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Battle over home-loan rules could greatly affect mortgage availability

A behind-the-scenes battle is forming over a provision of the sweeping bank reform law that will affect mortgage availability.

At issue is a provision in the Dodd-Frank Act that requires banks to have “skin in the game” by retaining some of the risk of loans they package and sell.

The goal of the measure is to eliminate one problem that led to the financial crisis: lenders packaging and selling subprime mortgages they knew would fail. Lawmakers drafting the legislation included a measure that would exempt certain mortgages from the risk retention rule if they met certain high underwriting standards.

But reaching an agreement on what the criteria will be for these high-standard loans dubbed “qualified residential mortgages” (QRM) is expected to be difficult. Depending on how regulators rule, a huge slice of the mortgage market could be exempted from risk retention — or only a small piece of the market.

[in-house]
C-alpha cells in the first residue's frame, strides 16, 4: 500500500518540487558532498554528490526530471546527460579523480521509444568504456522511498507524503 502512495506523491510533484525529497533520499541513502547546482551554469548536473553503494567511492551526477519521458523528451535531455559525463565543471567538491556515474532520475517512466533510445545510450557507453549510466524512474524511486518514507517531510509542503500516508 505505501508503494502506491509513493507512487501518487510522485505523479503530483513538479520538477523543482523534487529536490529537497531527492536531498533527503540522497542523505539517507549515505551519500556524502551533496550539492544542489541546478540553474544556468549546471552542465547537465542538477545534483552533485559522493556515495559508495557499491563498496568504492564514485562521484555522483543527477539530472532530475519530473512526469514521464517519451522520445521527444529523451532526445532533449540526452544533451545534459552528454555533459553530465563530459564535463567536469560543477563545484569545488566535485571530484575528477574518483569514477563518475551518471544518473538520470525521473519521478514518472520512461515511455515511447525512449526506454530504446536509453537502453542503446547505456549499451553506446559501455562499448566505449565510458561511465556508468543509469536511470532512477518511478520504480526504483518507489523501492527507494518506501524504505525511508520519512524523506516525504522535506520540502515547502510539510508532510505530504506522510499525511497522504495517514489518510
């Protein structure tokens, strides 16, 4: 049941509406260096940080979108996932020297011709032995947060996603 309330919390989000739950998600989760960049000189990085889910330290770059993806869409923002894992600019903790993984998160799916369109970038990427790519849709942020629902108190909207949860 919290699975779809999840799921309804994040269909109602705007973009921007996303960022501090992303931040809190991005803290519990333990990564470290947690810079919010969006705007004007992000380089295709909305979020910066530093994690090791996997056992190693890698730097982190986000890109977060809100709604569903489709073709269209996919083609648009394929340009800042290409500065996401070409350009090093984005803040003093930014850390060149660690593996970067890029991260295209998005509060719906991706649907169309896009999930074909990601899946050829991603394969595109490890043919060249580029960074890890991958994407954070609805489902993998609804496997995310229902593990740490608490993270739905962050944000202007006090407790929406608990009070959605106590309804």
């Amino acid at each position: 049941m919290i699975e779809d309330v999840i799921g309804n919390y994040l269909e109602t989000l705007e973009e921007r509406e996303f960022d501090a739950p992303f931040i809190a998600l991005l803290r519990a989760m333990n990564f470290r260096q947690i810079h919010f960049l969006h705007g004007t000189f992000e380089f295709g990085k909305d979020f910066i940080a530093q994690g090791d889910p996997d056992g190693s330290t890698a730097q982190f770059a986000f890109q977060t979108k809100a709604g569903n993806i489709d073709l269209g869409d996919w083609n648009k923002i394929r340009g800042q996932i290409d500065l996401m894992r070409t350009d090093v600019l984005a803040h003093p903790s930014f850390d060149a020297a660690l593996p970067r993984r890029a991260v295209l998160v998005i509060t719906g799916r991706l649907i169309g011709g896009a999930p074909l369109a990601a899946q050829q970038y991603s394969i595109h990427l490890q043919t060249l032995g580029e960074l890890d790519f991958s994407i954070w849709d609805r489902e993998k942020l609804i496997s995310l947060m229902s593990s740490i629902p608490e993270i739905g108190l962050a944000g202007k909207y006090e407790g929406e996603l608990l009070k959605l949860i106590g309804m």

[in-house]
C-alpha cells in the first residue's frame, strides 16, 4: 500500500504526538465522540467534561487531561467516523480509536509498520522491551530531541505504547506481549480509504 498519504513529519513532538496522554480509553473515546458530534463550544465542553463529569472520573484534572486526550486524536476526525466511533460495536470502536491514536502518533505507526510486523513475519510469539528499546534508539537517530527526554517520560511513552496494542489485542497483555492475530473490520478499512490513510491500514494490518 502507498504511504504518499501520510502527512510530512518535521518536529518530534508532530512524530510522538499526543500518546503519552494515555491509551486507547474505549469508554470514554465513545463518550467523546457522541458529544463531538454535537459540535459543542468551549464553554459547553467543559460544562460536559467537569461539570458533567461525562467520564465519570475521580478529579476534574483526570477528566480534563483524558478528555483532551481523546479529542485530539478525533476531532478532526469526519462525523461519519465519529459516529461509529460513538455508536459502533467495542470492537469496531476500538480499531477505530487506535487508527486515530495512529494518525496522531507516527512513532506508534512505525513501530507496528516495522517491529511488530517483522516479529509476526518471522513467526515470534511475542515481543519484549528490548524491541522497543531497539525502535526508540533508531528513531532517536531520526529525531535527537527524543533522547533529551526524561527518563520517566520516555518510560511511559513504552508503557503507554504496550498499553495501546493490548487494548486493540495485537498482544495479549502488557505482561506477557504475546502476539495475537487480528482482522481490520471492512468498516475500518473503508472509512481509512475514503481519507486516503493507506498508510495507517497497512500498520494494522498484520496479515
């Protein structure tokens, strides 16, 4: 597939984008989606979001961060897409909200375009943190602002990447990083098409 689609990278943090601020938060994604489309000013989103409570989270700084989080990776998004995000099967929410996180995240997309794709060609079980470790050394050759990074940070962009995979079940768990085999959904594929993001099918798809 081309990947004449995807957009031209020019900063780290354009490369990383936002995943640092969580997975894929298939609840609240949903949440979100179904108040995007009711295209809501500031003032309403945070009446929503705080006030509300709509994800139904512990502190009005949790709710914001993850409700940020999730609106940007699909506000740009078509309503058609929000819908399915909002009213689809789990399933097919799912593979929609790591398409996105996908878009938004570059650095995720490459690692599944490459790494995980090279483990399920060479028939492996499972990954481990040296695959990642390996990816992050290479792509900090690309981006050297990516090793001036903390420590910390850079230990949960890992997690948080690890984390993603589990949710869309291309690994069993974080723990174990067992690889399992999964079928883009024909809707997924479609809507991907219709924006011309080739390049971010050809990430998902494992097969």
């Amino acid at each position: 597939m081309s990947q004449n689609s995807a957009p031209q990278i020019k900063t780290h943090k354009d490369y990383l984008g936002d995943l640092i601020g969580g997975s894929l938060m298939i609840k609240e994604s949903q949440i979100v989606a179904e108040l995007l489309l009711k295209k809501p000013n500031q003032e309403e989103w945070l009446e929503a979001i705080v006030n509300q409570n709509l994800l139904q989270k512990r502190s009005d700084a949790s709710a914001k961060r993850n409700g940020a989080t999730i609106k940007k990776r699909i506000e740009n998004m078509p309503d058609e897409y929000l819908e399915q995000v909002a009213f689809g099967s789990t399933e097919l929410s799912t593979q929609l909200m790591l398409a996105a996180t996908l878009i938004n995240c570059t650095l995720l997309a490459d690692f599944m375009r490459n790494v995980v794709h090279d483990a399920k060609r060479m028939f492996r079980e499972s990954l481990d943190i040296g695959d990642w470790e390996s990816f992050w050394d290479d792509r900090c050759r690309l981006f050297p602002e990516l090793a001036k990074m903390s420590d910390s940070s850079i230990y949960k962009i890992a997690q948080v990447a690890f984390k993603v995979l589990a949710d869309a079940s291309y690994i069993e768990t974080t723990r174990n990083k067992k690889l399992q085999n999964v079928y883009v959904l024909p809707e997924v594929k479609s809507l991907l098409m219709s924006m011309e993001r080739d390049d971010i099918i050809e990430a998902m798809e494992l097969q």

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That could have a major effect on what kinds of mortgages are available, and for what price. Mortgage rates have remained near historical lows, but mortgage activity is near decade depths.

A group of prominent investors and academics has urged top U.S. officials to move quickly to enact the provision, citing the “chaotic situation in the mortgage market today.”

Ernest Patrikis, a partner at White & Case in New York, said regulators must balance how conservative they want underwriting standards to be against how much lending they want to see. What they decide will have a major effect on the kinds of interest rates that borrowers with various capabilities will receive.

“The borrower that passes the test for a zero-risk retention mortgage will likely get a lower rate on their mortgage than someone that must buy a mortgage that doesn’t get exempted because banks will have to retain some risk there,” he said.